Advertisement

Maryland businessman seeks to undo guilty plea

Maryland businessman seeks to undo guilty plea
Jeff Cohen, founder of the Indemnity Insurance Corp. (Algerina Perna / Baltimore Sun)

A former insurance executive who was convicted of running a "Ponzi-type fraud" and accused of plotting to kill Delaware's lieutenant governor is trying to withdraw his guilty plea, arguing that prosecutors misled him.

Jeffrey B. Cohen, 39, of Reisterstown filed a motion to withdraw his plea on the eve of his sentencing Tuesday. U.S. District Judge William D. Quarles Jr. agreed to postpone sentencing to next month and to hear Cohen's argument.

Advertisement

Cohen built his company, Indemnity Insurance Corp., into a major player in bar and nightclub insurance. But prosecutors said he was misleading regulators about company finances and defrauding millions of dollars from clients to support a lavish lifestyle.

Cohen was charged with wire fraud, obstruction of justice, making false claims to regulators and money laundering, among other charges.

He represented himself at his trial in June. Four days into the proceeding, he pleaded guilty to wire fraud, aggravated identity theft, making false statements to an insurance regulator and obstruction of justice. Prosecutors have said he faces a maximum sentence of 57 years.

Cohen contends that he agreed to the plea deal after a promise by prosecutors that the government would not seize assets that were solely in his wife's name. But after he entered his plea, he says, he learned that authorities had liquidated one of his wife's bank accounts among $140 million in assets they are targeting.

"Cohen and his standby counsel ... were hoodwinked by the government and coerced into signing" the plea agreement, Cohen wrote in his motion Monday.

Prosecutors have said there were discussions and agreements about which assets would be returned to Cohen's wife, but they did not include the account in question.

"The defendant never represented ... that the government had agreed to the return of all of his wife's bank accounts, because the United States specifically described in the plea the items it had agreed to return," Assistant U.S. Attorney Harry Gruber wrote.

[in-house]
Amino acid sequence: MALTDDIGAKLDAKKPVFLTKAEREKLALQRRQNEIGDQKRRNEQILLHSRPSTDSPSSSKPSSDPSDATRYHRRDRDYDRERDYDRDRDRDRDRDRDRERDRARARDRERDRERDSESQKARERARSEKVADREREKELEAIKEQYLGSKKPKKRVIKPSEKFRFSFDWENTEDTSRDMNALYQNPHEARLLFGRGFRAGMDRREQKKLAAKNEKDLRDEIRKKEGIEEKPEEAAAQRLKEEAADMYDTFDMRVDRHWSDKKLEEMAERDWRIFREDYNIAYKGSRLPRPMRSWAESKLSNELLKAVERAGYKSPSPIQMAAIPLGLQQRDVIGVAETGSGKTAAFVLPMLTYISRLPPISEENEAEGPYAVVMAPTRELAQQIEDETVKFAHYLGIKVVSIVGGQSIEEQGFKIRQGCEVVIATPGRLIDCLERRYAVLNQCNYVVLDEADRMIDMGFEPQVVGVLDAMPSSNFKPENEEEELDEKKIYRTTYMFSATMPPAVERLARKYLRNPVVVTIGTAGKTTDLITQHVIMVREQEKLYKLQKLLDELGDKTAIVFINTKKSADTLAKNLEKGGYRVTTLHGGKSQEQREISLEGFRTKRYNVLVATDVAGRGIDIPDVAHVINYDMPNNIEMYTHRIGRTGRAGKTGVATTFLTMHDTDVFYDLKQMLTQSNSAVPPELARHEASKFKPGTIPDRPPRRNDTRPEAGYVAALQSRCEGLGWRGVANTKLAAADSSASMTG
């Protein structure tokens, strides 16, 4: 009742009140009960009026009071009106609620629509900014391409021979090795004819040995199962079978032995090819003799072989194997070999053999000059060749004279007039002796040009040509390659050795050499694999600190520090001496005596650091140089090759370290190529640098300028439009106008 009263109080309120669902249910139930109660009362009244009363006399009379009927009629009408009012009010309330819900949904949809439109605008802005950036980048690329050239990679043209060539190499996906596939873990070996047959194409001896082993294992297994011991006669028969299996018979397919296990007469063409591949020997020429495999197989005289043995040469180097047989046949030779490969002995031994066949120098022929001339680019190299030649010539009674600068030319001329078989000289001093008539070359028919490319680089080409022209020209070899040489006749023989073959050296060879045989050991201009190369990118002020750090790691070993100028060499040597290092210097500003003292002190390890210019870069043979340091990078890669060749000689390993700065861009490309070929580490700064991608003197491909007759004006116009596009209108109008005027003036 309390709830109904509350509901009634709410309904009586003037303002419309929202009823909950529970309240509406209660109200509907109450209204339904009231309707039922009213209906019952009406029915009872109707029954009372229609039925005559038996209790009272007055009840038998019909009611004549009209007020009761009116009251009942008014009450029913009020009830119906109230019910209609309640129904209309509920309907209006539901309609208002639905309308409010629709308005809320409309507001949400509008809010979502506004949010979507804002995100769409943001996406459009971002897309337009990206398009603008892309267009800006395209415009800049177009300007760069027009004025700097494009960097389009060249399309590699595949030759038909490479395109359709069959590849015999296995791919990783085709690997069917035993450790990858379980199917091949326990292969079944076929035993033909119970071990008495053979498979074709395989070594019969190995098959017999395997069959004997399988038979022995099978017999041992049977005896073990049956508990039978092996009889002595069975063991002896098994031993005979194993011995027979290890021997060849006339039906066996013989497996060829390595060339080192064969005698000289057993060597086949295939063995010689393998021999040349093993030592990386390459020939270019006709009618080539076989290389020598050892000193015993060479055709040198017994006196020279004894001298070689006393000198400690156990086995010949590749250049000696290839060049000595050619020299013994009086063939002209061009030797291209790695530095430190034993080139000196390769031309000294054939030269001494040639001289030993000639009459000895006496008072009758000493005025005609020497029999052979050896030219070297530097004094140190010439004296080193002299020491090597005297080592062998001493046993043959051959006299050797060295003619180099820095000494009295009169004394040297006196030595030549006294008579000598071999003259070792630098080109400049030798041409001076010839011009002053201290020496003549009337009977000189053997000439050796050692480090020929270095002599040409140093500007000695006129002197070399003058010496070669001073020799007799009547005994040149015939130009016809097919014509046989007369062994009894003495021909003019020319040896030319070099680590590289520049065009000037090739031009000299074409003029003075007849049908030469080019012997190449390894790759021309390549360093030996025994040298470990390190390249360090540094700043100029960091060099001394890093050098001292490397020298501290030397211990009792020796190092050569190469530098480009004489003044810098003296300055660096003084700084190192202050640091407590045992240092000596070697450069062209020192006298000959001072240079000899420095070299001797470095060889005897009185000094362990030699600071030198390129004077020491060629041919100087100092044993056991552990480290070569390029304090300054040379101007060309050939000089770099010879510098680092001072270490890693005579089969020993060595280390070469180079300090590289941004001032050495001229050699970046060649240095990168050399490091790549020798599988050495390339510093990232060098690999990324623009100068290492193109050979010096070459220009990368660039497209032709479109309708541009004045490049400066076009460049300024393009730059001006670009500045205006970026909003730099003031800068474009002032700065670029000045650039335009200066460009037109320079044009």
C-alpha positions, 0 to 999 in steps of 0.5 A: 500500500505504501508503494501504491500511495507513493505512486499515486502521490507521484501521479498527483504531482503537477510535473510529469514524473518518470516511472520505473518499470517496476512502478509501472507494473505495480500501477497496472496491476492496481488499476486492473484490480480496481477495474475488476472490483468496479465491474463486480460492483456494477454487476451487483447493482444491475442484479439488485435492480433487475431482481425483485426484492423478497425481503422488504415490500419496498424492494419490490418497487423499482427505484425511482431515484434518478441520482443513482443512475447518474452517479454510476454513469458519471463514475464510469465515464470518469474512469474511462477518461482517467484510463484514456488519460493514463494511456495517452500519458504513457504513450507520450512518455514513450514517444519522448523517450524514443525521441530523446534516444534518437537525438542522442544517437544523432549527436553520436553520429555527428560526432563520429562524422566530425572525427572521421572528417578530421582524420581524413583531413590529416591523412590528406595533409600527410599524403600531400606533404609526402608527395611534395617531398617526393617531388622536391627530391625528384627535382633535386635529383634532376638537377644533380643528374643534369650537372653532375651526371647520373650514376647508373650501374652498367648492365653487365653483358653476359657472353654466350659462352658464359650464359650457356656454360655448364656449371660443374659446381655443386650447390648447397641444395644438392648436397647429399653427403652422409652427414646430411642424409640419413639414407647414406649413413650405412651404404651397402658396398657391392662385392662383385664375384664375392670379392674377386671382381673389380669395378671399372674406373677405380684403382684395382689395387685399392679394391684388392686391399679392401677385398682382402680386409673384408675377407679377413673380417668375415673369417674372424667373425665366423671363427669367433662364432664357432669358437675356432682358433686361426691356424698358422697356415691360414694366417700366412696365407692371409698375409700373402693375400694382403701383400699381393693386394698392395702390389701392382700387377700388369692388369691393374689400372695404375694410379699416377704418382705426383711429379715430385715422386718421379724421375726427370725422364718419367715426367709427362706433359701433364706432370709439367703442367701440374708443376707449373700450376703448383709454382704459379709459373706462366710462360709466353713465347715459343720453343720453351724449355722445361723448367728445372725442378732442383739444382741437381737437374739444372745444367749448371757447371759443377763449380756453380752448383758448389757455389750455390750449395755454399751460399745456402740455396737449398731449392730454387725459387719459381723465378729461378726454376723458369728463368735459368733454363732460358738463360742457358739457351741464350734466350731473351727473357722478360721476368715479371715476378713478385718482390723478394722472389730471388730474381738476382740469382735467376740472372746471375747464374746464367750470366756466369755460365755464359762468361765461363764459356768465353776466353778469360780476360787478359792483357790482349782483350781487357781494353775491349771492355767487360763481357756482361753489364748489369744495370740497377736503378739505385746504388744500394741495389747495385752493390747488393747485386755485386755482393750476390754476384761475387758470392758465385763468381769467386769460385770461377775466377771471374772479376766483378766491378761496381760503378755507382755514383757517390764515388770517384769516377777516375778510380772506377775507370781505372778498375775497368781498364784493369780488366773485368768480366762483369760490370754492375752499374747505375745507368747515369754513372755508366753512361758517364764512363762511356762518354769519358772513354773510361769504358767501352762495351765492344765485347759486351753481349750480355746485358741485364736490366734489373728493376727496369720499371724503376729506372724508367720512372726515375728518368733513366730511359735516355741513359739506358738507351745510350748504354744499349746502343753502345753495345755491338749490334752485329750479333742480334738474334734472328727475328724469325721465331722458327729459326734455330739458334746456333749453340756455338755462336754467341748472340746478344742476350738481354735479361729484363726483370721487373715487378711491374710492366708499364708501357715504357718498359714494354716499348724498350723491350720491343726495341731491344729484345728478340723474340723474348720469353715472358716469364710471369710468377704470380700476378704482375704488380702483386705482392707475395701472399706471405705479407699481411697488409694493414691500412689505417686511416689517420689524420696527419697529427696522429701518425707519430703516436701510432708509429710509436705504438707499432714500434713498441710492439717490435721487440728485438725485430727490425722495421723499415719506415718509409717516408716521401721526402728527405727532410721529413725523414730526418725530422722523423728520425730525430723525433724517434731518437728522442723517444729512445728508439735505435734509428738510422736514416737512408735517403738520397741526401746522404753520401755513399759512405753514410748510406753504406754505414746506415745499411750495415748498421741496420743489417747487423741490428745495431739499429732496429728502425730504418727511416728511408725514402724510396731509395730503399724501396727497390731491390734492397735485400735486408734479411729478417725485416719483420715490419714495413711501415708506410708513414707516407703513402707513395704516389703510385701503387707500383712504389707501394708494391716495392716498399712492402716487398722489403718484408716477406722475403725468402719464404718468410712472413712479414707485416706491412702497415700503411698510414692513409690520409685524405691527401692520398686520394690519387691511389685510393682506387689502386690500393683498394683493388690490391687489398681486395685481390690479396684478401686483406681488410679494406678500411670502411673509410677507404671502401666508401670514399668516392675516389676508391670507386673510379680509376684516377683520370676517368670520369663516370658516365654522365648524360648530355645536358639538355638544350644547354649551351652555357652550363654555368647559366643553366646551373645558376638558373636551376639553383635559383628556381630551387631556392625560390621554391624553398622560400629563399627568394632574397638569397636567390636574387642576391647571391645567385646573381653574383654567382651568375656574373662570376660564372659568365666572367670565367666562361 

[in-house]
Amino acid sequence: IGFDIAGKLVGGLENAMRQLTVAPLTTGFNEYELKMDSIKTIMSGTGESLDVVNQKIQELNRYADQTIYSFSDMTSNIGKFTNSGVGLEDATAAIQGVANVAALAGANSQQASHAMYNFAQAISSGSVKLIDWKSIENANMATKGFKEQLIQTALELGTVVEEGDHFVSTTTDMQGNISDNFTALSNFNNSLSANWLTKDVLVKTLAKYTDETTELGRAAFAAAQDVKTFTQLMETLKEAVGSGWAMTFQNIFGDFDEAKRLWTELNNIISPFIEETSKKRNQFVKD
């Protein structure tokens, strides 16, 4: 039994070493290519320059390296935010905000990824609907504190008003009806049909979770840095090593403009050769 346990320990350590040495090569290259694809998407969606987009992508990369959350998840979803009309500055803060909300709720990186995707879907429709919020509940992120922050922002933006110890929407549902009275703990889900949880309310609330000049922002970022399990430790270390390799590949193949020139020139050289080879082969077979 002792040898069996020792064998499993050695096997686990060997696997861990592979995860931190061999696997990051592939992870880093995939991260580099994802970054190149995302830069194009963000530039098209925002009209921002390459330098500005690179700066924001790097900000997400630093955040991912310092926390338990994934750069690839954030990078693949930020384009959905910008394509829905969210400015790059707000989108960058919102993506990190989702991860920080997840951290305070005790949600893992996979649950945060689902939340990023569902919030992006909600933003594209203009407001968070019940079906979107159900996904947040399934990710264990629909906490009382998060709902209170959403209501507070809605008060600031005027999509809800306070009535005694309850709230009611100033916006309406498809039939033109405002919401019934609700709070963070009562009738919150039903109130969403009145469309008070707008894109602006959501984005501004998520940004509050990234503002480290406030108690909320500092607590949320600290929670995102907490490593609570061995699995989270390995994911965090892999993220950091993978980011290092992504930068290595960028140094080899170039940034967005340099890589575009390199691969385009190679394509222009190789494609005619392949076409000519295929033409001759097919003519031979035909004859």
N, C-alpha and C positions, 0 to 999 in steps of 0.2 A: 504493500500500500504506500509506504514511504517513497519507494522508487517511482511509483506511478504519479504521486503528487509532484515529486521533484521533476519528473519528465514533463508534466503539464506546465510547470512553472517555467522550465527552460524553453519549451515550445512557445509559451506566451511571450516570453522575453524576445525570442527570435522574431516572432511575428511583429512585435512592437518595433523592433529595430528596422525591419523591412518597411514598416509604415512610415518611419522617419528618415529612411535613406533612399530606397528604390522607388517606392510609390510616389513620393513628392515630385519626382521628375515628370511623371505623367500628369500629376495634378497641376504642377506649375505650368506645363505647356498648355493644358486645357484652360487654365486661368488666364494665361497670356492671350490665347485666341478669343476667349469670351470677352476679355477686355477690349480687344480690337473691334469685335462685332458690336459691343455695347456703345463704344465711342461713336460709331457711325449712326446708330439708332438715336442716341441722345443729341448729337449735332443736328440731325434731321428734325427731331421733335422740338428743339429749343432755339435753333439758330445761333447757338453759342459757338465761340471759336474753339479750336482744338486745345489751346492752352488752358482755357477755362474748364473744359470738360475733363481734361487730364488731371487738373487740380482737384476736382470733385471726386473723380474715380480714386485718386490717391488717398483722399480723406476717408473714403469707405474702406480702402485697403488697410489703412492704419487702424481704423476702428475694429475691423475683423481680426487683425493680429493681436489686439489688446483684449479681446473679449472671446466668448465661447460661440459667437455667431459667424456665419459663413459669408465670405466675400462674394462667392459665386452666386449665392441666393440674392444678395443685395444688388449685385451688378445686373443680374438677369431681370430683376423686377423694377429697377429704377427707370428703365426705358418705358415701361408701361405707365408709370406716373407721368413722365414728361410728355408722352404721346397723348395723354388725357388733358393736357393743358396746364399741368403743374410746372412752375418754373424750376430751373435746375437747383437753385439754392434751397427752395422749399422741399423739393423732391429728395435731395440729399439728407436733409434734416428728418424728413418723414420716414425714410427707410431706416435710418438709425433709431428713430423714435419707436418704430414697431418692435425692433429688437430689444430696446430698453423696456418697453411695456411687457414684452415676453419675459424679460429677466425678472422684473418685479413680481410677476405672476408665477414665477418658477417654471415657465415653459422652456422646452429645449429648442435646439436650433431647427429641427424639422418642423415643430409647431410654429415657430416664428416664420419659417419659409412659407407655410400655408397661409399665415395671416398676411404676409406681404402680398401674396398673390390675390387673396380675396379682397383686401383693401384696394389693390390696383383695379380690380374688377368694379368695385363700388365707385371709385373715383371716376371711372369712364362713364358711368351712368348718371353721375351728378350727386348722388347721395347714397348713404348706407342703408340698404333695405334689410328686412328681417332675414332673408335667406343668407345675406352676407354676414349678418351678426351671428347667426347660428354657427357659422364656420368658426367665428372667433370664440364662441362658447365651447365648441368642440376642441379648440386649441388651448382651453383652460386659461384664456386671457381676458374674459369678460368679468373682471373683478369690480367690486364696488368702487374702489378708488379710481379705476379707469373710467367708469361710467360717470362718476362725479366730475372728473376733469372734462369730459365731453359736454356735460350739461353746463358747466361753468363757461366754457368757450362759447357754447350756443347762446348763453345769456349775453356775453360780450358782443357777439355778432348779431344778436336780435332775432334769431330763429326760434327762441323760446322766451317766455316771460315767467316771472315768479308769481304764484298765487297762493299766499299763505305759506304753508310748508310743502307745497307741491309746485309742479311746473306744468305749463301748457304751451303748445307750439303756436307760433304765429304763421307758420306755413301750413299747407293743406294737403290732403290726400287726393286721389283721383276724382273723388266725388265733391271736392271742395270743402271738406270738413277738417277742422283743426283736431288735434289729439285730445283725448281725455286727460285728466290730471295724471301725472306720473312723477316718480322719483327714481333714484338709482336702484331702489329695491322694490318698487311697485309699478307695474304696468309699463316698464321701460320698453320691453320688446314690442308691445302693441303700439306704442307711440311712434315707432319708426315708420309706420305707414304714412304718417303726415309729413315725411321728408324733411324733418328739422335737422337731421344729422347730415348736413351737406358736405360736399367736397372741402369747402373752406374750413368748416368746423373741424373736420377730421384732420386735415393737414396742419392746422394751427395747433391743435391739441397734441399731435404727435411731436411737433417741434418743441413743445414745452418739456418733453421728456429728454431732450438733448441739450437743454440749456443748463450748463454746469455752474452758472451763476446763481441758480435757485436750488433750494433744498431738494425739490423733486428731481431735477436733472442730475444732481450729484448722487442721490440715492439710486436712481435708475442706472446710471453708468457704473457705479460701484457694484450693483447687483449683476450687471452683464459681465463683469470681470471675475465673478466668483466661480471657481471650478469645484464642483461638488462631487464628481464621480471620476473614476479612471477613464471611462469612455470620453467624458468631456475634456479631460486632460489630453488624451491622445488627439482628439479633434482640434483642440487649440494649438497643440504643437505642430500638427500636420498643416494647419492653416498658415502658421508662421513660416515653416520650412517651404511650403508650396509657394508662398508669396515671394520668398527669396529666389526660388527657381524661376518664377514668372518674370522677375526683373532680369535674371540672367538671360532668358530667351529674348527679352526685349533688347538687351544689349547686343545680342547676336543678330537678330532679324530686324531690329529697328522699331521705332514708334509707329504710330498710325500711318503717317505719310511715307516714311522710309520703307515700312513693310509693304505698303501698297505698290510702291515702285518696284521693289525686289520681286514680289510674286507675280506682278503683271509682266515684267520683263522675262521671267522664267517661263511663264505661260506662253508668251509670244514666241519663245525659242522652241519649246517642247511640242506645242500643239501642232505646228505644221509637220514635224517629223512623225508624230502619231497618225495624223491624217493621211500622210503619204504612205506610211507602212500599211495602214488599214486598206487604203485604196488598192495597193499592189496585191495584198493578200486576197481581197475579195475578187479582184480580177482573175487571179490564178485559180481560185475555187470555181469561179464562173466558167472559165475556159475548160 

Cohen built a business reputation as a fighter; his promotional materials showed a man being socked in the face with a boxing glove, and he regularly took competitors, clients, former employees and neighbors to court.

He has taken that style into the criminal proceedings, firing his appointed attorneys, filing lawsuits against the government and angering a judge by violating a court order. There have been hundreds of filings in the case.

During the trial, Gruber said Cohen used fake wire transfers, financial statements, bank statements, screen shots of bank account information and letters of credit to trick a rating agency, regulators and banks to make it appear that his company had more money than it did.

Gruber said Cohen also created a web of companies, used aliases and stole the identities of real people to facilitate the scheme.

Gruber said Cohen fabricated records of cash infusions of millions of dollars into the company, and also secured web addresses and made fake email accounts to pose as bank officials and trick a rating agency.

Delaware regulators seized Indemnity in 2013. The company's collapse left major judgments unpaid and clients across the country without insurance.

Prosecutors say Cohen also took "substantial steps" toward killing Delaware's then-Lt. Gov. Matthew Denn, a Delaware judge and two other men. They found high-powered rifles, maps to the officials' homes, a recording of Cohen explaining the plot, and a storage unit containing a large amount of ammonium nitrate, which can be used to make explosives.

Advertisement

Cohen scoffed at the allegations. He said the rifle was for a planned hunting trip in Africa. Disguises found in his home were for a "masquerade ball" he was putting together, he said, and the alleged "bomb-making materials" were for a project he was working on to build a hydrogenerator and for use in a workshop in which he built guitars.

The writings about violence were from "creative writing journals," he said, and similar comments on a voice recorder were ideas for a movie script.

He told jurors that there were no victims of the alleged financial fraud, and that "nobody lost any money."

"Just because the government says it's true doesn't make it so," he told jurors. "They think they can do anything they please because nobody stops them."

Cohen pleaded guilty during the trial.

Cohen ran into more trouble in May when U.S. Magistrate Judge Timothy J. Sullivan indicated that he intended to initiate criminal contempt proceedings against Cohen for transporting an external hard drive from the federal courthouse to the Chesapeake Detention Facility, in violation of a court order.

Sullivan later said he would not pursue holding Cohen in contempt, but believed it should be addressed at his sentencing.

Cohen first raised the issue of his wife's liquidated account a few days after his guilty plea. At the time, he asked only that the government return the money to his wife.

After the government balked, Cohen sought to undo the plea and is again contesting the allegations against him.

Quarles agreed to hear Cohen's motion to withdraw his plea Sept. 8. If he upholds the guilty plea, Quarles said, a two-day sentencing hearing would follow on Sept. 9 and 10.

Prosecutors are seeking a forfeiture from Cohen of more than $140 million, plus his collection of custom guitars, watches, antique toys, a painting of Jack Nicholson, and life-size statues of the Terminator and the Blues Brothers.

Advertisement
Advertisement